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Posts tagged “book review

The Gaze

The Gaze

I picked up The Gaze after listening to a speech by the author on TED talks. I usually give a   book 50-100 pages to draw me in. And the first couple of chapters were bleak. I didn’t quite understand what was happening and where the plot was headed, mostly because I was busy deciphering a rather confusing narrative. But instead of putting me off, it challenged me to stay on as if to say, ‘see if you can make sense of me’. And I was equal to the task. I decided to let go of the plot- one of the reasons I was getting bogged down was because I was trying to tie it up with the back cover blurb- so I let go of what I had read there. And I just focused on deciphering the narrative. Which was the best thing I could have done. Shafak has a delicious narrative style that sometimes makes you want to re-read sentences/ phrases and sometimes read them aloud (making everybody around you think you are slightly cuckoo). She effortlessly goes back and forth in time and space and has us surrounded not only by people who are stared at but also the quintessential voyeurs i.e. all the rest of us, both men and women.

And it is in this circumstance, when the reader is surrounded by all these fantastic –cum-terrible-cum-wonderful creatures and voyeurs, that she introduces the Dictionary of Gazes. And who better to obsess over it than B-C, the dwarf. The words that go into the Dictionary of Gazes now appear intermittently throughout the novel.

So, in short, I loved reading this novel. And here’s why. The narrator of the story is nameless. This is a brilliant way of telling you that this character is a ‘nobody’. When you name something, you give it that much more importance. In this case, the idea communicated that the character had a really low self-esteem not least because she was obese. The only other place that I have come across the use of the nameless narrator is Ghosh’ s The Shadow Lines.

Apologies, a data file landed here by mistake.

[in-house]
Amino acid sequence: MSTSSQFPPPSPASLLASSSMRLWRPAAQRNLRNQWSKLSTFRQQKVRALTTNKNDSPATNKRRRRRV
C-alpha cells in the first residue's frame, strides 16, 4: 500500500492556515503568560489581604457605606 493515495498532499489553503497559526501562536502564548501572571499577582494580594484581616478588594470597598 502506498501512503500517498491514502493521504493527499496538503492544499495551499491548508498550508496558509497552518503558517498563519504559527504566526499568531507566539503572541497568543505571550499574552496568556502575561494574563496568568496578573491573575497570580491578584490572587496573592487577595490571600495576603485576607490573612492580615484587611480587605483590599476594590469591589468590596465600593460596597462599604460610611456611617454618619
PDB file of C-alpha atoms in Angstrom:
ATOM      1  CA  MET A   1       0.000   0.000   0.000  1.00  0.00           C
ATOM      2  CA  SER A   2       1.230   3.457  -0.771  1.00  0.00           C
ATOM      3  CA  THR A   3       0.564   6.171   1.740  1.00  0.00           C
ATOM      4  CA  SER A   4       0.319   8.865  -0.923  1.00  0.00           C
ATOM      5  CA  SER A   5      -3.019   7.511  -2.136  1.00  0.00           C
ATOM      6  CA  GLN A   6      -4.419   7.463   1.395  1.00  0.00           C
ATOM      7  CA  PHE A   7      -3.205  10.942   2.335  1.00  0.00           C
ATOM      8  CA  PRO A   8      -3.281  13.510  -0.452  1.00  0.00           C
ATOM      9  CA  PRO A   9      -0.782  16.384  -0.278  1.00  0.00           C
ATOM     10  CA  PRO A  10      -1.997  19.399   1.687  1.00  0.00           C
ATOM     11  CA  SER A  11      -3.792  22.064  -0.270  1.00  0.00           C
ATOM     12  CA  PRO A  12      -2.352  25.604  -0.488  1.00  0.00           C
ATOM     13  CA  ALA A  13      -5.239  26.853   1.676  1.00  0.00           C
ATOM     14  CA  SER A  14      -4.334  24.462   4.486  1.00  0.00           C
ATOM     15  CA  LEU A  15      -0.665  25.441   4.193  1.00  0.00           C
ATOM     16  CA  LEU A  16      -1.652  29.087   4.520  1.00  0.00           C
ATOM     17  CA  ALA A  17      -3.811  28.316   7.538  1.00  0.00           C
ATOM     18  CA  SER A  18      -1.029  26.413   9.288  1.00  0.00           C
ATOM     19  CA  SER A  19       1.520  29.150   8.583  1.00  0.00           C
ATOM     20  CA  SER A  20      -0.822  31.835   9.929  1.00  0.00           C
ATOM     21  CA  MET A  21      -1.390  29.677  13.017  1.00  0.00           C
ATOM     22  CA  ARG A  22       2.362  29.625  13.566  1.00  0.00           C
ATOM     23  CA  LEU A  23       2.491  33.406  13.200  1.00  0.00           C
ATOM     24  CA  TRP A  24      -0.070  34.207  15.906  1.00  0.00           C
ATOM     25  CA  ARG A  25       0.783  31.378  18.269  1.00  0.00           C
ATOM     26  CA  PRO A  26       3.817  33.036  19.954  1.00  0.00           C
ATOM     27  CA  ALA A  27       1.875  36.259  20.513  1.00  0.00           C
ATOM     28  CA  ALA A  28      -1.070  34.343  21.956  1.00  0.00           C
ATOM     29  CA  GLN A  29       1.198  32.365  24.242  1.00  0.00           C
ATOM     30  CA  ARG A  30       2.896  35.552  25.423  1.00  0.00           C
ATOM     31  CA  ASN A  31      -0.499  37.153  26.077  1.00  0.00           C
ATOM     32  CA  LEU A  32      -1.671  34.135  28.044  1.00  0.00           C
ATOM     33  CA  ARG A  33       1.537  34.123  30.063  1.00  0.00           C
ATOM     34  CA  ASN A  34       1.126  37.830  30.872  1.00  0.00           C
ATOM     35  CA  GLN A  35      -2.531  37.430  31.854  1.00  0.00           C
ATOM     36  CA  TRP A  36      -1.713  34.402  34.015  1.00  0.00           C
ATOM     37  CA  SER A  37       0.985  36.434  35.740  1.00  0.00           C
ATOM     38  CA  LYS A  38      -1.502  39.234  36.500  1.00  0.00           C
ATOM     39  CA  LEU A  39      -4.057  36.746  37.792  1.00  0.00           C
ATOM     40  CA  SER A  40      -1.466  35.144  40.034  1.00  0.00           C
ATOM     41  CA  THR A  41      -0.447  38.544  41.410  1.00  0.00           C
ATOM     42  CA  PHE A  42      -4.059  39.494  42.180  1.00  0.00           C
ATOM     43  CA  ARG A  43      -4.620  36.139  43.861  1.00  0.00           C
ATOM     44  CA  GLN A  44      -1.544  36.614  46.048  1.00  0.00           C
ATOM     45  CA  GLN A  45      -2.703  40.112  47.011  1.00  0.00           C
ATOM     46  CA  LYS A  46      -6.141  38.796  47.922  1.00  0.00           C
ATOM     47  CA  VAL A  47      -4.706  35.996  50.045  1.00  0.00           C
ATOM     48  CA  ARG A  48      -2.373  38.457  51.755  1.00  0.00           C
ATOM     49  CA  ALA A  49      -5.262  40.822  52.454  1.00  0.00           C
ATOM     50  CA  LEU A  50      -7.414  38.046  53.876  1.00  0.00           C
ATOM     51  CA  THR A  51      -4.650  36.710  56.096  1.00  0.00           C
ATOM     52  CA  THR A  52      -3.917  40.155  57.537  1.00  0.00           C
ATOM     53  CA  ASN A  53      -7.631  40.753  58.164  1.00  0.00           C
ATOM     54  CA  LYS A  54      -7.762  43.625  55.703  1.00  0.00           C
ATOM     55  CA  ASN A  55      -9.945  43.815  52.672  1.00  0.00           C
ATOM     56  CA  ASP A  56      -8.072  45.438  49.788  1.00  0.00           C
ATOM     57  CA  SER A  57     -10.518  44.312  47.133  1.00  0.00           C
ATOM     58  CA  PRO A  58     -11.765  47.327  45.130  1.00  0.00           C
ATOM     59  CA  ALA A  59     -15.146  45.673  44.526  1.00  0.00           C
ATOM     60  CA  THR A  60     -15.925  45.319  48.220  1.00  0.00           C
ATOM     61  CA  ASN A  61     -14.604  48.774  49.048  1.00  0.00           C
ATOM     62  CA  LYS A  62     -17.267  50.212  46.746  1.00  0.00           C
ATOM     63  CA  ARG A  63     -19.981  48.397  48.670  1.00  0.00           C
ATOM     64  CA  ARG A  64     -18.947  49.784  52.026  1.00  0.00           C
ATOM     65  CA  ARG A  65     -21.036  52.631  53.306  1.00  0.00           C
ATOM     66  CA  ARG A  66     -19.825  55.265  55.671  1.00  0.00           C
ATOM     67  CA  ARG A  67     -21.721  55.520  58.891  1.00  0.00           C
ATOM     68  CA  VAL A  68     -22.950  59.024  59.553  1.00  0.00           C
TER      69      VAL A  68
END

There are a couple of chapters that go to 18th century Siberia and 17th century France. Shafak is describing the origins of two spectacles that form part of an exhibition of spectacles in 19th century Turkey. Before delving into these background stories she introduces a caveat in the previous chapter suggesting that the reader can skip the following chapter completely if she so wished. I didn’t. Personally, I loved both chapters because it gave a background to something I wasn’t quite comprehending. But more importantly, both of them was talking about some violation that had taken place that had led to the creation of these spectacles. But I also think that her suggestion was interesting. Towards the end she says there are many ways of telling a story and repeats the stories without the key violation. There is no spectacle that is created, rendering both stories useless. One is left wondering if the reader could really have left out those two chapters in her reading. I will never know.

Finally, her language is full of imagery. I also found some ( not too much) similarities with ‘magical realism’. Both of these made the reading so much more engaging. Sometimes imagery is easy to get but this kind of imagery was challenging, and so there was a continuous dialogue with the reader. Her language was also whimsical at times. This was one of the things that took time getting used to. But in the end, it was also one of the things that made the reading challenging and interesting.

A final caveat- this is a translation from the Turkish original. I am not sure how much of the ‘challenging’ aspects of the language of the book comes from it being Turkish and how much from it being an inefficient translation ( if it is). Perhaps someone who knows both languages can tell. But I do wonder how much was lost in translation.